Pantheon Poets continues to offer you a direct taste of spoken Latin poetry. You can follow the poems in the original whether you know Latin or not – you might for example be interested in later European writers and curious about what Latin influences meant to them. Today’s post is the final part of the story of Laocoon from Book 2 of Virgil’s Aeneid. He has warned the Trojans not to trust the wooden horse that the Greeks have left – he fears Greeks even when they bring gifts. Now, as fate and the Gods bring the fall of Troy ever closer, Laocoon pays a terrible price for his warning.
This selection introduces us to beasts and monsters, starting gently with the wolf that Horace met one day. He was clearly frightened, but with the benefit of nature documentaries we know that the wolf was probably more afraid of him.
A wise Trojan priest pays a terrible price for warning the Trojans about the Trojan horse.
Troy is doomed to fall at the fateful moment when the horse enters the city.
On their wanderings, Aeneas and his band encounter a flock of foul flying creatures.
On his journey to the underworld Aeneas sees Tisiphone, tormenter of the damned in Tartarus.
The underworld again: this time the poet is Horace, and the visitor the God Bacchus. Fortunatey he is good with dogs, as he must pass the kennel of the fearsome three-headed guardian, Cerberus.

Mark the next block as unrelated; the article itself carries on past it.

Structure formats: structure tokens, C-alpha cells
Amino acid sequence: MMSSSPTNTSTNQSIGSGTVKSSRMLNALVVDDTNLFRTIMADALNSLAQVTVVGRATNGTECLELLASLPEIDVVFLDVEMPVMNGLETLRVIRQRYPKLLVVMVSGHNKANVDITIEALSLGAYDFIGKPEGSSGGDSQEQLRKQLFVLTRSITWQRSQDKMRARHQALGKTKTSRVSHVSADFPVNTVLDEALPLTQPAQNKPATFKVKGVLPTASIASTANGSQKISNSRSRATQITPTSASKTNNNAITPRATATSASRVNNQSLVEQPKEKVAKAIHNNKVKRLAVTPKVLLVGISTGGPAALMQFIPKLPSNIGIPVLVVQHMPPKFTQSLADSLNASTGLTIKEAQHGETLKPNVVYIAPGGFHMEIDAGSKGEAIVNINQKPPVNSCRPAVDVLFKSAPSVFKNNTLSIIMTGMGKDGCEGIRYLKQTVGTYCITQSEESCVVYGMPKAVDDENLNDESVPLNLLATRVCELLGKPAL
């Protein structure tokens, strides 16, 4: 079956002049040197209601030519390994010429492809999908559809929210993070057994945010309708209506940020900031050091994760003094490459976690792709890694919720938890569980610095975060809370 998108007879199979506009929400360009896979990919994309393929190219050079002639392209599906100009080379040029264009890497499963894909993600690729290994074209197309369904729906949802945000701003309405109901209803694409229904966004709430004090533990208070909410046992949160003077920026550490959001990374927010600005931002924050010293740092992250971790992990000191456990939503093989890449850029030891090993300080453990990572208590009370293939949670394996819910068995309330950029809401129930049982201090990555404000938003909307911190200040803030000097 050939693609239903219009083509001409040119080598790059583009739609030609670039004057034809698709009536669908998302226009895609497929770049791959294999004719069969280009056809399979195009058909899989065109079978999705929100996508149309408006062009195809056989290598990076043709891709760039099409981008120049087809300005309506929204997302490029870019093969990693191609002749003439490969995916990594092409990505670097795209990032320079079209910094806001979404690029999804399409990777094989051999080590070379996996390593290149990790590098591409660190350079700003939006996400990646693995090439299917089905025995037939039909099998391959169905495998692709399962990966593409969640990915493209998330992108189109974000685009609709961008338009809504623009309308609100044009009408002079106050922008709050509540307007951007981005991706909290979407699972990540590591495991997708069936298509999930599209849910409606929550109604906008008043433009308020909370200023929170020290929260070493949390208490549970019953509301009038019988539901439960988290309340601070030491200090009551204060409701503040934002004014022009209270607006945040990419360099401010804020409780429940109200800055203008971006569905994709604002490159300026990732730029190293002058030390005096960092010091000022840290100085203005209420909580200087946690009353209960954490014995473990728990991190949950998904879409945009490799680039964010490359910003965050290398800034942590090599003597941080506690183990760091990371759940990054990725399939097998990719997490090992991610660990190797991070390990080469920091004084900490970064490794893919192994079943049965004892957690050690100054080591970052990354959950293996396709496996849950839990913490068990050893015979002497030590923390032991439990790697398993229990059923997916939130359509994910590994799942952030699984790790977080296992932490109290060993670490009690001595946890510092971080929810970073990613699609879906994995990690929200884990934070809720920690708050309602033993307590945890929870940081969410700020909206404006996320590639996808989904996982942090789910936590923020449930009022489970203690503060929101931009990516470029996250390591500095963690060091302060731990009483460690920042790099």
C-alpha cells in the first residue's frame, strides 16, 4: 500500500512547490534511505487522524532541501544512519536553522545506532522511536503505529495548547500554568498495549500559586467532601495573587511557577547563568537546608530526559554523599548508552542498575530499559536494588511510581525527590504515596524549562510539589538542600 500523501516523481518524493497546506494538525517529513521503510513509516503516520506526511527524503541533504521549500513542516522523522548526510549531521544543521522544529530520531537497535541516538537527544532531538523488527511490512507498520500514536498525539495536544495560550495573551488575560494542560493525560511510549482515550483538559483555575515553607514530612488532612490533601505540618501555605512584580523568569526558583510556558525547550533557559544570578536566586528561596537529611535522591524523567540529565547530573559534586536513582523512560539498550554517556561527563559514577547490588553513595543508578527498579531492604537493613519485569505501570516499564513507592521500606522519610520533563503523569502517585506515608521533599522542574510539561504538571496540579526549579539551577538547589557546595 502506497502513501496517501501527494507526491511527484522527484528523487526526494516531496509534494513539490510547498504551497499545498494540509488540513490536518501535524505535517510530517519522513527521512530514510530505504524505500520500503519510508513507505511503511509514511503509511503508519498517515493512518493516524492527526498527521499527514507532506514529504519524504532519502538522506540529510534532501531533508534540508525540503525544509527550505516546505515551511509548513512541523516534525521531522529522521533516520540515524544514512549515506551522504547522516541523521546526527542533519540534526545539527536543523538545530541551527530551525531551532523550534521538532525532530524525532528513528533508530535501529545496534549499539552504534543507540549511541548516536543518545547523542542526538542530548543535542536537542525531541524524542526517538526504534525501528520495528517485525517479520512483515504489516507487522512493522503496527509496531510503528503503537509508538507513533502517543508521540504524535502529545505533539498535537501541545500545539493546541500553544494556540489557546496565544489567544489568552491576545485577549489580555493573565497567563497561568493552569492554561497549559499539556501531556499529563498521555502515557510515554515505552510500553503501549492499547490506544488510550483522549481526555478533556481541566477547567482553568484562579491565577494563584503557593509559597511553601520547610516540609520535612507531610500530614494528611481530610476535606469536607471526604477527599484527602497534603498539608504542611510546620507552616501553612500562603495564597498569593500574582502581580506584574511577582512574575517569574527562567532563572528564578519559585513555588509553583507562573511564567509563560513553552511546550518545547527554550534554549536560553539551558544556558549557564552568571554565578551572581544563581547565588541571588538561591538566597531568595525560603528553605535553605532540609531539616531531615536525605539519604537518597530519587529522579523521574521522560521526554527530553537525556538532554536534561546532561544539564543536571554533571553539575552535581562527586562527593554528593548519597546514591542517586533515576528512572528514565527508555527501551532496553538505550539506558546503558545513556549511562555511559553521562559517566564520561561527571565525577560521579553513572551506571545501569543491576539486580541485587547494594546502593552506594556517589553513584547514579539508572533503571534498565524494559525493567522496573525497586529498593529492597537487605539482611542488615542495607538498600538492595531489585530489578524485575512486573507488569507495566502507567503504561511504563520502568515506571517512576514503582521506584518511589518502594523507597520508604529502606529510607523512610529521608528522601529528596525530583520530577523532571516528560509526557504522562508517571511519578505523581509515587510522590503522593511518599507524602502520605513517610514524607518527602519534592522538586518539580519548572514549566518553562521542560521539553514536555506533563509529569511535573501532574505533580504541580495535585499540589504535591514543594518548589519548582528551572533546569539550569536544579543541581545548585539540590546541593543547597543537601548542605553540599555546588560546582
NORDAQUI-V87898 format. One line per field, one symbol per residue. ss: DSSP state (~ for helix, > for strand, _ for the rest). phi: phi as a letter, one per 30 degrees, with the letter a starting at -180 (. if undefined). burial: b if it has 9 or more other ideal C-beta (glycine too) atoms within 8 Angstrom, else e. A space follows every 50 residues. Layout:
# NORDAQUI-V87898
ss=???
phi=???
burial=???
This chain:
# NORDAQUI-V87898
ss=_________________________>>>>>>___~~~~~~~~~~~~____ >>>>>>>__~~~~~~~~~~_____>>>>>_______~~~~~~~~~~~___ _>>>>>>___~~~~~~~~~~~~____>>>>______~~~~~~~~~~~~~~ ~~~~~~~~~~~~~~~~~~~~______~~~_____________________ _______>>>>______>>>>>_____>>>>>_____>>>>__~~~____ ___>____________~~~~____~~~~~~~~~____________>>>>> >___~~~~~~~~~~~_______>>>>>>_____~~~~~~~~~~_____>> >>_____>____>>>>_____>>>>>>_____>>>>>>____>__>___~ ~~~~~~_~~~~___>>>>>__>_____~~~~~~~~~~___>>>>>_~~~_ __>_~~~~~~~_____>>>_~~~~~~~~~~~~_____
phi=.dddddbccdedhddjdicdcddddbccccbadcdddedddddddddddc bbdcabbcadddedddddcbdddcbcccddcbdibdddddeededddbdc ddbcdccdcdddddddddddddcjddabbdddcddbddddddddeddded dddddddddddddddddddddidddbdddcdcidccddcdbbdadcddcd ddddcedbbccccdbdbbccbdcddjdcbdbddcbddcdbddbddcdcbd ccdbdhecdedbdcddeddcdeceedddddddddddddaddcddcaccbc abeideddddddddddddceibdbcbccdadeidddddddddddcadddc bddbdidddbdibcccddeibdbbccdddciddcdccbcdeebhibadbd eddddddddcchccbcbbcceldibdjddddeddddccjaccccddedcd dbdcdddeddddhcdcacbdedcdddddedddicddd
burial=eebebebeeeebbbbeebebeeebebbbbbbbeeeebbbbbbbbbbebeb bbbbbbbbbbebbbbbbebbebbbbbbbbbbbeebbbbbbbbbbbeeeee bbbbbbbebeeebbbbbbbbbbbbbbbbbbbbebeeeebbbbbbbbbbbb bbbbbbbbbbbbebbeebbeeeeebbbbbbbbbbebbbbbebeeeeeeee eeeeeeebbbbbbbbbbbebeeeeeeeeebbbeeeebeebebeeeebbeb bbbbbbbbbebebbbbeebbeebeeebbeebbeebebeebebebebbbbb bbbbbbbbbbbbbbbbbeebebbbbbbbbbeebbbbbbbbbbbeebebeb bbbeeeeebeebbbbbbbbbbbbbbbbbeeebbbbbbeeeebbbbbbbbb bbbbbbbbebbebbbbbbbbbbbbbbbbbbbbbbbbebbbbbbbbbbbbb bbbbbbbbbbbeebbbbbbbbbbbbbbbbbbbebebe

In the illustration, the sea-nymph Thetis is using her shape-changing gift to try to escape the hero Peleus: they became the parents of Achilles.
See the index to Latin selections on PantheonPoets.com here.
The next step on Pantheon poets in bringing spoken Latin poems by such greats as Virgil, Horace, Catullus and Ovid to Latin and non-Latin speakers alike, and throwing light on Latin influence on great European writers, will be one of the best bits of the Aeneid, as monstrous snakes lay Laocoon, the wise Trojan priest, low. Does this herald the fall of Troy? Will the Trojan Horse enter the city? Hear it recited in Latin, follow the Latin poetry in English translation. Watch this space as Aeneas continues to tell his tale to Queen Dido …
On Troy’s last night, Hector appears to Aeneas in a dream. He tells Aeneas that the city is falling: he must escape and preserve the heritage of Troy by founding a great citadel for the City’s Gods across the seas. Hear the poem in Latin and follow it in English here.
As Aeneas tells Dido of the fall of Troy, there could not be a sadder contrast between the joyful celebration that Aeneas describes and the dark events that are to come. Follow the extract in English and hear it in Latin here.